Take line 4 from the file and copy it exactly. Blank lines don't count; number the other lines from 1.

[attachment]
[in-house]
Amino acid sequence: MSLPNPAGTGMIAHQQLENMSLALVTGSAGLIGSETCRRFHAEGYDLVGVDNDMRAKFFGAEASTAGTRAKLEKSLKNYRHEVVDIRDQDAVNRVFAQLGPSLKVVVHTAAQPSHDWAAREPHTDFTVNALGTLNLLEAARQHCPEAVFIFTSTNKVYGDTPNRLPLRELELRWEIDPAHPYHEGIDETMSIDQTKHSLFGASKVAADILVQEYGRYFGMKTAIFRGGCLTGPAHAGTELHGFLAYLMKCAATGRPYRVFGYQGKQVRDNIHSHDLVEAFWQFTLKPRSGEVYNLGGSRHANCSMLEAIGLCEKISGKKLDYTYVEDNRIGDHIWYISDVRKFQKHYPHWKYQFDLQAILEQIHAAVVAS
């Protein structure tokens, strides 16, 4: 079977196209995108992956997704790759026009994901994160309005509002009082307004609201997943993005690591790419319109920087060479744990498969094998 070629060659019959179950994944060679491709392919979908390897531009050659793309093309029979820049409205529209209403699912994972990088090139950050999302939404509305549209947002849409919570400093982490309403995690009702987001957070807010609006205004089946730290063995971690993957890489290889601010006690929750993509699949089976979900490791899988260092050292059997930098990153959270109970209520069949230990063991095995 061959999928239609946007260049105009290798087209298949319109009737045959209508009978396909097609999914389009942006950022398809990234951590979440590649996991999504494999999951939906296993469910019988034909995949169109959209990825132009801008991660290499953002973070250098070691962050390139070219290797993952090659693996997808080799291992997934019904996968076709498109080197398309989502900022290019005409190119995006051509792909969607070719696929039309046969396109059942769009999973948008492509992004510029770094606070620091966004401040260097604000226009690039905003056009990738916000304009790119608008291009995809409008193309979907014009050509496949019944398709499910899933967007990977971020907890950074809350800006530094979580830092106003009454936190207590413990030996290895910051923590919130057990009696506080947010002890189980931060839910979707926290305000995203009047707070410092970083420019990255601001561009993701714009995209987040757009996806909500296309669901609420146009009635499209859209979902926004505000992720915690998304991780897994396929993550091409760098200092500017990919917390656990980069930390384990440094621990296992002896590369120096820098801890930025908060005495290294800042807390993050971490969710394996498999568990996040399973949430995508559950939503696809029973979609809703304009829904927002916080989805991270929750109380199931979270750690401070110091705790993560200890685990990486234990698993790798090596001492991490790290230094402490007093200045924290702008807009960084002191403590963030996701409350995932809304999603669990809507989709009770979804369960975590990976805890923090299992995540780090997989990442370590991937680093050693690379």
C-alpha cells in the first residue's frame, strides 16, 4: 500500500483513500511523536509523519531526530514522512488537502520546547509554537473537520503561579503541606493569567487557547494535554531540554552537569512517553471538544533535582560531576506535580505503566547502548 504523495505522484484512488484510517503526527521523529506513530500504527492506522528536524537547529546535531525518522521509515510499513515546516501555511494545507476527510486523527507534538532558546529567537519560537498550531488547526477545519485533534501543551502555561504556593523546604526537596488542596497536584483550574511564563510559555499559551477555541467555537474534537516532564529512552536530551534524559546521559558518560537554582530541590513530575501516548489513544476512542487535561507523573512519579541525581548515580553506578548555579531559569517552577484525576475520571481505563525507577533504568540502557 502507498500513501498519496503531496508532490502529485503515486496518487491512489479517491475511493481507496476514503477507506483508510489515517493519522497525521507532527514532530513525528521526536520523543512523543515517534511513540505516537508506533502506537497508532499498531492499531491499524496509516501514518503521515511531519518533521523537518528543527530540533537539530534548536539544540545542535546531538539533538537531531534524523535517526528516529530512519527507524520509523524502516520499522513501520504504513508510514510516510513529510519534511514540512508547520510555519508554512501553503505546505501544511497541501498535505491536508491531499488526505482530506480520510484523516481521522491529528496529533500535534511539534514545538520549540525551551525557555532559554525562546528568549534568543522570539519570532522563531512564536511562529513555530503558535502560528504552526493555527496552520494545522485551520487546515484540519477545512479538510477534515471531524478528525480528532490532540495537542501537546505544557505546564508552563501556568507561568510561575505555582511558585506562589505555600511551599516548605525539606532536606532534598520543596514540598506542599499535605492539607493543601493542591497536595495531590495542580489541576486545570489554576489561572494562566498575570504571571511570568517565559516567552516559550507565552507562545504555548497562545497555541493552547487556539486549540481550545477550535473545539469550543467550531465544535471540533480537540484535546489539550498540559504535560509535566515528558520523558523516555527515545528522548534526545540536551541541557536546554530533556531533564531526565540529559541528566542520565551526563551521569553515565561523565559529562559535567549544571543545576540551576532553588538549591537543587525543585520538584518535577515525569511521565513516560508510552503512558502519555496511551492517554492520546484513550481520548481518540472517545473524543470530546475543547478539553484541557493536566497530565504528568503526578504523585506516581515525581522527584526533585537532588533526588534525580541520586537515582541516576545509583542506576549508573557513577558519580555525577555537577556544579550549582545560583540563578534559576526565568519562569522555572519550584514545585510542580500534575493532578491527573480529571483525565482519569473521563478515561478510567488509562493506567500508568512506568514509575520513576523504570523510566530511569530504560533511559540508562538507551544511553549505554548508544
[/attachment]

C-alpha cells in the first residue's frame, strides 16, 4: 500500500483513500511523536509523519531526530514522512488537502520546547509554537473537520503561579503541606493569567487557547494535554531540554552537569512517553471538544533535582560531576506535580505503566547502548 504523495505522484484512488484510517503526527521523529506513530500504527492506522528536524537547529546535531525518522521509515510499513515546516501555511494545507476527510486523527507534538532558546529567537519560537498550531488547526477545519485533534501543551502555561504556593523546604526537596488542596497536584483550574511564563510559555499559551477555541467555537474534537516532564529512552536530551534524559546521559558518560537554582530541590513530575501516548489513544476512542487535561507523573512519579541525581548515580553506578548555579531559569517552577484525576475520571481505563525507577533504568540502557 502507498500513501498519496503531496508532490502529485503515486496518487491512489479517491475511493481507496476514503477507506483508510489515517493519522497525521507532527514532530513525528521526536520523543512523543515517534511513540505516537508506533502506537497508532499498531492499531491499524496509516501514518503521515511531519518533521523537518528543527530540533537539530534548536539544540545542535546531538539533538537531531534524523535517526528516529530512519527507524520509523524502516520499522513501520504504513508510514510516510513529510519534511514540512508547520510555519508554512501553503505546505501544511497541501498535505491536508491531499488526505482530506480520510484523516481521522491529528496529533500535534511539534514545538520549540525551551525557555532559554525562546528568549534568543522570539519570532522563531512564536511562529513555530503558535502560528504552526493555527496552520494545522485551520487546515484540519477545512479538510477534515471531524478528525480528532490532540495537542501537546505544557505546564508552563501556568507561568510561575505555582511558585506562589505555600511551599516548605525539606532536606532534598520543596514540598506542599499535605492539607493543601493542591497536595495531590495542580489541576486545570489554576489561572494562566498575570504571571511570568517565559516567552516559550507565552507562545504555548497562545497555541493552547487556539486549540481550545477550535473545539469550543467550531465544535471540533480537540484535546489539550498540559504535560509535566515528558520523558523516555527515545528522548534526545540536551541541557536546554530533556531533564531526565540529559541528566542520565551526563551521569553515565561523565559529562559535567549544571543545576540551576532553588538549591537543587525543585520538584518535577515525569511521565513516560508510552503512558502519555496511551492517554492520546484513550481520548481518540472517545473524543470530546475543547478539553484541557493536566497530565504528568503526578504523585506516581515525581522527584526533585537532588533526588534525580541520586537515582541516576545509583542506576549508573557513577558519580555525577555537577556544579550549582545560583540563578534559576526565568519562569522555572519550584514545585510542580500534575493532578491527573480529571483525565482519569473521563478515561478510567488509562493506567500508568512506568514509575520513576523504570523510566530511569530504560533511559540508562538507551544511553549505554548508544